First, Lord: No tattoos. May neither Chinese symbol for truth nor Winnie-the-Pooh holding the FSU logo stain her tender haunches.

May she be Beautiful but not Damaged, for it’s the Damage that draws the creepy soccer coach’s eye, not the Beauty.

When the Crystal Meth is offered, may she remember the parents who cut her grapes in half And stick with Beer.

Guide her, protect her when crossing the street, stepping onto boats, swimming in the ocean, swimming in pools, walking near pools, standing on the subway platform, crossing 86th Street, stepping off of boats, using mall restrooms, getting on and off escalators, driving on country roads while arguing, leaning on large windows, walking in parking lots, riding Ferris wheels, roller-coasters, log flumes, or anything called “Hell Drop,” “Tower of Torture,” or “The Death Spiral Rock ‘N Zero G Roll featuring Aerosmith,” and standing on any kind of balcony ever, anywhere, at any age.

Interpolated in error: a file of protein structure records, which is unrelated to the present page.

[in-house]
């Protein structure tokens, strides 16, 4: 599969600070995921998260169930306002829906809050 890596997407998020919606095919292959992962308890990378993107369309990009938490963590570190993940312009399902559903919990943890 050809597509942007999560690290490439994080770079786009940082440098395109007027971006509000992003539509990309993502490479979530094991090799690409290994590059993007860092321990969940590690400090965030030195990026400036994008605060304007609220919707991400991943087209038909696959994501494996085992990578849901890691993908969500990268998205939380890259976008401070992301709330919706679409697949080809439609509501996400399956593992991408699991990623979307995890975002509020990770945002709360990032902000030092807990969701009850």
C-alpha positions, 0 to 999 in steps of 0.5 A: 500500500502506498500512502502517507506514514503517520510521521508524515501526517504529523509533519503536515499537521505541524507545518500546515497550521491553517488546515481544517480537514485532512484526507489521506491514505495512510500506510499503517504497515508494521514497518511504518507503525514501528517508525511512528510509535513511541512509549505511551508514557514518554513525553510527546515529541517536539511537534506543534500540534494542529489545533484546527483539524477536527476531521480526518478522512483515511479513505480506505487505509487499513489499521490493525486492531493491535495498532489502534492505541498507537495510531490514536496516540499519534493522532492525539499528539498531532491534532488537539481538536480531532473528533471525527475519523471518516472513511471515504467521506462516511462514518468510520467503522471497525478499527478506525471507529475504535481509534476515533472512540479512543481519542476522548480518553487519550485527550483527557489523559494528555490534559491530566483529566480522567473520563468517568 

Lead her away from Acting but not all the way to Finance. Something where she can make her own hours but still feel intellectually fulfilled and get outside sometimes And not have to wear high heels. What would that be, Lord? Architecture? Midwifery? Golf course design? I’m asking You, because if I knew, I’d be doing it, Youdammit.

May she play the Drums to the fiery rhythm of her Own Heart with the sinewy strength of her Own Arms, so she need Not Lie With Drummers.

Grant her a Rough Patch from twelve to seventeen.Let her draw horses and be interested in Barbies for much too long, For childhood is short – a Tiger Flower blooming Magenta for one day – And adulthood is long and dry-humping in cars will wait.